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2.10.07 Jeremy Smith former CEO of Camden Council

In 1998 the then European Union Commissioner Anita Gradin was behind the UCLAF (Unidad de Coordinación de la Lucha Anti-Fraude) investigation into Camden Council. UCLAF is a special unit within the EU to investigate fraud by member states.

This investigation came following an employee of Camden Council 'blowing the whistle' on what was going on: corrupt council officials were stealing money to put into their own pockets. Mr Smith is reported to have 'strung' this whistle blower up.

The investigation uncovered an array of unauthorized transactions between Camden Council and a company called 'Migrant Training Company' (MTC), which also led to the UK fraud squad investigating the scam.

This firm was supposedly set up to help jobless Irish people in London - and was financed by Camden Council with loans totaling 1.2m euros.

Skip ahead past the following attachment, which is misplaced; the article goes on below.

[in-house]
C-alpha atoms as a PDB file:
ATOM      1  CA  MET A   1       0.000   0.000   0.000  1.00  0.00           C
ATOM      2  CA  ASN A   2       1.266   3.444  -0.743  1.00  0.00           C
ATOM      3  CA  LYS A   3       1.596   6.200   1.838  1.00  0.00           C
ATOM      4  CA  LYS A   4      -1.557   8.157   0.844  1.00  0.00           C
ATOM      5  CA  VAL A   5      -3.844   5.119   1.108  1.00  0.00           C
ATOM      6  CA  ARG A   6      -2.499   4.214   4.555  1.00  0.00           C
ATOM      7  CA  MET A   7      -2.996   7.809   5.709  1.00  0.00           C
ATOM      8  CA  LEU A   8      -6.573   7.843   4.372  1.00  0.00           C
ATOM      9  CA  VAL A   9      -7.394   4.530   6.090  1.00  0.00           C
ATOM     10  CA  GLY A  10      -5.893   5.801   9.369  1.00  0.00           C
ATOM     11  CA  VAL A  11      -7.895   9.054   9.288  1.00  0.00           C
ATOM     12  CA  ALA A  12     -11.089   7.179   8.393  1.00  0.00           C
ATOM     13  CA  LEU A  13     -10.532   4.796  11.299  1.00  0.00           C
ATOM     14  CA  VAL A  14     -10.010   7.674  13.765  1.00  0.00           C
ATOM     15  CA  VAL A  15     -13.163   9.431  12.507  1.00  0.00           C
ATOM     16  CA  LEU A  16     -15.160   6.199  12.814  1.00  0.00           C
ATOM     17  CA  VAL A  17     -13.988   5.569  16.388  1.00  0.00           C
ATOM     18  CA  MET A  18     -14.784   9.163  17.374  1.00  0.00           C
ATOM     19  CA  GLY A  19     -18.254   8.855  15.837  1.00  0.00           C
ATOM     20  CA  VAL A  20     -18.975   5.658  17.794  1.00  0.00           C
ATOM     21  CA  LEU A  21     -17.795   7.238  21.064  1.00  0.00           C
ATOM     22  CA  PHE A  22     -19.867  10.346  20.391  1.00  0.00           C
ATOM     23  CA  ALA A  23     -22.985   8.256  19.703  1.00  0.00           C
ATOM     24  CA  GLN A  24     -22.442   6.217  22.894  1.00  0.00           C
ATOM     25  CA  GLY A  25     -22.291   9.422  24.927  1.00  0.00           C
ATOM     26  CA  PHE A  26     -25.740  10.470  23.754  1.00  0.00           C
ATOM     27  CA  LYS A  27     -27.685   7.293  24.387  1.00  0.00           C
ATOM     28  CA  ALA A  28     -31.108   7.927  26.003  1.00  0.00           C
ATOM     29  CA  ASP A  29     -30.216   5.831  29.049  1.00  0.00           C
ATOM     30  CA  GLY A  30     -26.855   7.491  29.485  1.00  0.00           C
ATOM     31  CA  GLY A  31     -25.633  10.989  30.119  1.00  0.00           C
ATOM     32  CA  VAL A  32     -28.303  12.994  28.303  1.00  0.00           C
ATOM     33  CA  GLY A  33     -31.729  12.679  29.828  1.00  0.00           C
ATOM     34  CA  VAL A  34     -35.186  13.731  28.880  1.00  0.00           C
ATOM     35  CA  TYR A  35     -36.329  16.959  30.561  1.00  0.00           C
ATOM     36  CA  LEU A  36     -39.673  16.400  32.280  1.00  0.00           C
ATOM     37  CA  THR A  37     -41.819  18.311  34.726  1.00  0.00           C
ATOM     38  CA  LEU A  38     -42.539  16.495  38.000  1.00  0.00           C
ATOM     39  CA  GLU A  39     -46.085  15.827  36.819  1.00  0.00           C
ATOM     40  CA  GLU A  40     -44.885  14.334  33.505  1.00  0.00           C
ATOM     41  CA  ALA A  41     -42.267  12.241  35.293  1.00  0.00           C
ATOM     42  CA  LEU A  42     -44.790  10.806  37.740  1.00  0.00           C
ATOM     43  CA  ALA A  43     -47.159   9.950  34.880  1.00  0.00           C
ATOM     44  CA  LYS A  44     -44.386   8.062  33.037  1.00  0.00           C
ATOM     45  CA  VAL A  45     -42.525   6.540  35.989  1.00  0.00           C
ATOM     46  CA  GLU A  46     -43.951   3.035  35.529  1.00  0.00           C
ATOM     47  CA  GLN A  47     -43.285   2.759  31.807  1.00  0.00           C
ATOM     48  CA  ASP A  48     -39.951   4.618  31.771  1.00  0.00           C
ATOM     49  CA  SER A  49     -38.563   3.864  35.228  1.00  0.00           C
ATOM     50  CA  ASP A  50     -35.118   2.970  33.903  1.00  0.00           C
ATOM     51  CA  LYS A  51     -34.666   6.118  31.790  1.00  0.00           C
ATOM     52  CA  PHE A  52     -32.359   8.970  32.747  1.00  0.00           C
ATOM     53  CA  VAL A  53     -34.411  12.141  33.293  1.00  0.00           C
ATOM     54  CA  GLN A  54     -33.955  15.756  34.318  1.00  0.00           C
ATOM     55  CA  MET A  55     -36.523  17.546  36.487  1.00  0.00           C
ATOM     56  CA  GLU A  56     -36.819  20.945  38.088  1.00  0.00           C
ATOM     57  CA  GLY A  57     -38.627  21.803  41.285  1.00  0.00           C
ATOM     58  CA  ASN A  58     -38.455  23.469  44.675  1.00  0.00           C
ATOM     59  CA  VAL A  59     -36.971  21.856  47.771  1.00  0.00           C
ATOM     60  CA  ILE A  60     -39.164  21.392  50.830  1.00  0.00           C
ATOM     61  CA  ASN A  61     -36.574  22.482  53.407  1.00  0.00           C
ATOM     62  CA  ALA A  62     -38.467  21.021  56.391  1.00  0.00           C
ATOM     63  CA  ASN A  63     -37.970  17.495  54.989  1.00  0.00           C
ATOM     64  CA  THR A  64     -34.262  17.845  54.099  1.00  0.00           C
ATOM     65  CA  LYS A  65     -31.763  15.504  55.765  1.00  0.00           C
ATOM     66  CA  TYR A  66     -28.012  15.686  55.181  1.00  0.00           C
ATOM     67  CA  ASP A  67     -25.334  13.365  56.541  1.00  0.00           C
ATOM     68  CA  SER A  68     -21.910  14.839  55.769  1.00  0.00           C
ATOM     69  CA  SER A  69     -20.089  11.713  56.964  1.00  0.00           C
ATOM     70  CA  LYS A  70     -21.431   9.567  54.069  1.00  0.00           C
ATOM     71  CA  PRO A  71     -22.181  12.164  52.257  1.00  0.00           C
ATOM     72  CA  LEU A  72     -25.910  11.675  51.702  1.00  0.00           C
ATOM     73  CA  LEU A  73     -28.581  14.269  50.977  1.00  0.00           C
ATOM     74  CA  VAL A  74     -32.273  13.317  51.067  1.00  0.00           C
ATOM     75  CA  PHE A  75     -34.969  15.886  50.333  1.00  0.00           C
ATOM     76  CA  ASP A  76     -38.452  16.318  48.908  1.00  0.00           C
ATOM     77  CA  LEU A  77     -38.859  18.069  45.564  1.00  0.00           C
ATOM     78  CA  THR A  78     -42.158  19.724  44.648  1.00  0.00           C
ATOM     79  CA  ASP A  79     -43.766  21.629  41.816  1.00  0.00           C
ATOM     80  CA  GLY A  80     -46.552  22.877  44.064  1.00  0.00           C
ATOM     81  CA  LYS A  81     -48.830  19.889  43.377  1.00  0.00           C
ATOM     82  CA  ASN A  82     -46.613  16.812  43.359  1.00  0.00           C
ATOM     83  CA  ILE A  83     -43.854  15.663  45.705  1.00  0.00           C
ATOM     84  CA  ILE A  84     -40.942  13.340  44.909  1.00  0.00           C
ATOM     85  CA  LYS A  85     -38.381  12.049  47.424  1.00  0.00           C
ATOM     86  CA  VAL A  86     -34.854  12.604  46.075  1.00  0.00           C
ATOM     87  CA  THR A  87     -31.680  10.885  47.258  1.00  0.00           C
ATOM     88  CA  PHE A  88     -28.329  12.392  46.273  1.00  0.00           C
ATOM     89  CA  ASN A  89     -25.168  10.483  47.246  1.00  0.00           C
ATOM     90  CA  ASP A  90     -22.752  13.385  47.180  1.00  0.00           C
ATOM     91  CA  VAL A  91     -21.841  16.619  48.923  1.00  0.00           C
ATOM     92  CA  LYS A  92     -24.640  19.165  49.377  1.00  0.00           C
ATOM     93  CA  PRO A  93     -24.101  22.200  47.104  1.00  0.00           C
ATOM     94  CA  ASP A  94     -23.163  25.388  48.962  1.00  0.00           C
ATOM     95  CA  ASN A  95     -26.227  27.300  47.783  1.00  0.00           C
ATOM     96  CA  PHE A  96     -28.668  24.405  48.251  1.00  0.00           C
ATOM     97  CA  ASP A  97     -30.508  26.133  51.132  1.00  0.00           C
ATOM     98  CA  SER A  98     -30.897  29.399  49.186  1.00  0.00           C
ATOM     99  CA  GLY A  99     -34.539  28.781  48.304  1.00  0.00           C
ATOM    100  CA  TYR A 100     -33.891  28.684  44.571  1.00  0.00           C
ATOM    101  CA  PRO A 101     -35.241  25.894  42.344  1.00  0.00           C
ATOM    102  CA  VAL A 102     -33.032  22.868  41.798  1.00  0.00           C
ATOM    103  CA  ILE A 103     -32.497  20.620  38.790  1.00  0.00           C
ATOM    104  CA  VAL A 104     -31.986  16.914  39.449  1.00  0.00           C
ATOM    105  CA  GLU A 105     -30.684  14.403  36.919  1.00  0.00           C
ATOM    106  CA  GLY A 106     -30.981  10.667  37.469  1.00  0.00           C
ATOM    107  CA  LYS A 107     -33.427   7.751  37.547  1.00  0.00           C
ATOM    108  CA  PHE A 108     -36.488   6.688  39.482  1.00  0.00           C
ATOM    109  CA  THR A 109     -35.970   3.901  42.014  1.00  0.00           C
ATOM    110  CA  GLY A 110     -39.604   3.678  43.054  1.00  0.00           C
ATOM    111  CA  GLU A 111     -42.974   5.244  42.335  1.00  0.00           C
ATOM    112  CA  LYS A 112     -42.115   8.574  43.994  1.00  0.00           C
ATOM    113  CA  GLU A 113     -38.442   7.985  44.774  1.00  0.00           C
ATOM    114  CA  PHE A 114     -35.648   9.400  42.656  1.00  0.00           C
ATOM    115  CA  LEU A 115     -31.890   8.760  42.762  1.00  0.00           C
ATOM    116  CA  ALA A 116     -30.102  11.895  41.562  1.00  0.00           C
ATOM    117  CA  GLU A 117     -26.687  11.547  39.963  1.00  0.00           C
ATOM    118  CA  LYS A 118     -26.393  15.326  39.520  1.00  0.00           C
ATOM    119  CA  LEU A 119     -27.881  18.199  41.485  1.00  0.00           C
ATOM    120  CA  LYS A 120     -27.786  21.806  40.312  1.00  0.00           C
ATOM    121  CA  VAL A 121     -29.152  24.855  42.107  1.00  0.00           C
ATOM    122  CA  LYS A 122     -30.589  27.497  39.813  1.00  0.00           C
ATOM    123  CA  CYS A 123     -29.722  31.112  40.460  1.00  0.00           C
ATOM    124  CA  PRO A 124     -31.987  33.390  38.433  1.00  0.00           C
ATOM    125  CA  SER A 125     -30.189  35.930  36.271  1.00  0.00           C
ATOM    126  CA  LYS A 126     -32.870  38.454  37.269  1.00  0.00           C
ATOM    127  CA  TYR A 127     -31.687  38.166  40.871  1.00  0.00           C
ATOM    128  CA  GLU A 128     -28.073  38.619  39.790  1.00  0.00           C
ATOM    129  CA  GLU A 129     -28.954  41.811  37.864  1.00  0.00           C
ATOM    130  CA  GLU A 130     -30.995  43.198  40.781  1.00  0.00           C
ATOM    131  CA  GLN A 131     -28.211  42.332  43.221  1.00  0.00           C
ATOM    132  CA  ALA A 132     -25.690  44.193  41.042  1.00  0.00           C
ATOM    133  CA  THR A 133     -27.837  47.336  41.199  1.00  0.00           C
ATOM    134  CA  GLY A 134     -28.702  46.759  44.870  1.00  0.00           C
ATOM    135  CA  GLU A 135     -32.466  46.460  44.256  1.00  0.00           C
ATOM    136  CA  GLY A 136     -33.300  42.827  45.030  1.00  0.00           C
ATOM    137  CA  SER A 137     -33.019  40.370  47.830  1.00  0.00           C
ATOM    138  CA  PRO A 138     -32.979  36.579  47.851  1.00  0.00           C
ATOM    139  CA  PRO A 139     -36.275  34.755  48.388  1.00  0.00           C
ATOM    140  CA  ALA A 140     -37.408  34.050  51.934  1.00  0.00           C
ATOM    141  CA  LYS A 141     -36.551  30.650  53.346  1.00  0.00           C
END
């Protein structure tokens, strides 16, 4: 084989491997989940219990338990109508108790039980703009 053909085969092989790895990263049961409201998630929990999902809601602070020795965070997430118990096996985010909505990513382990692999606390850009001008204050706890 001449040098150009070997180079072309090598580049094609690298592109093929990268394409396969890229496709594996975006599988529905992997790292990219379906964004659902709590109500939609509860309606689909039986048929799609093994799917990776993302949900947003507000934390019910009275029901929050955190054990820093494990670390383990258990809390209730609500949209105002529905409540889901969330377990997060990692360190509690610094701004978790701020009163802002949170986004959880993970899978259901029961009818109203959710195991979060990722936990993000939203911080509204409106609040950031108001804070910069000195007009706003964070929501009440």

Most of the 'loans' were made as far back as 1991 and were given via a system of illegal dealings. Senior officials working for Camden Council had set up a private company (MTC), to secure EU funds (through the European Social Fund).

The UCLAF investigation, which followed the whistle-blower's testimony to the Guardian, uncovered one Council official "forgetting" to mention to his superior (Smith) that his wife was working for the firm - whilst he was also serving as a director of the firm himself and holding down a senior job in the Council awarding the loans.

The firm mysteriously 'borrowed' ESF funds to pay back the council - resulting in the Camden Council having to pay back 643,000 euros to Brussels.
Jeremy Smith resigned from Camden Council in 1996 under a cloud of corruption allegations. 



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Years later a draft report by seven whistle-blowers, outlining how EU institutions could become more transparent and less vulnerable to corrupt practices, was to be presented to the European Convention.: the official it was to be handed to was Jeremy Smith former CEO of camden council. Mr Smith had taken a job with the then French President Valerie Giscard d'estaing. The same official who has a liking for stringing up whistle-blowers.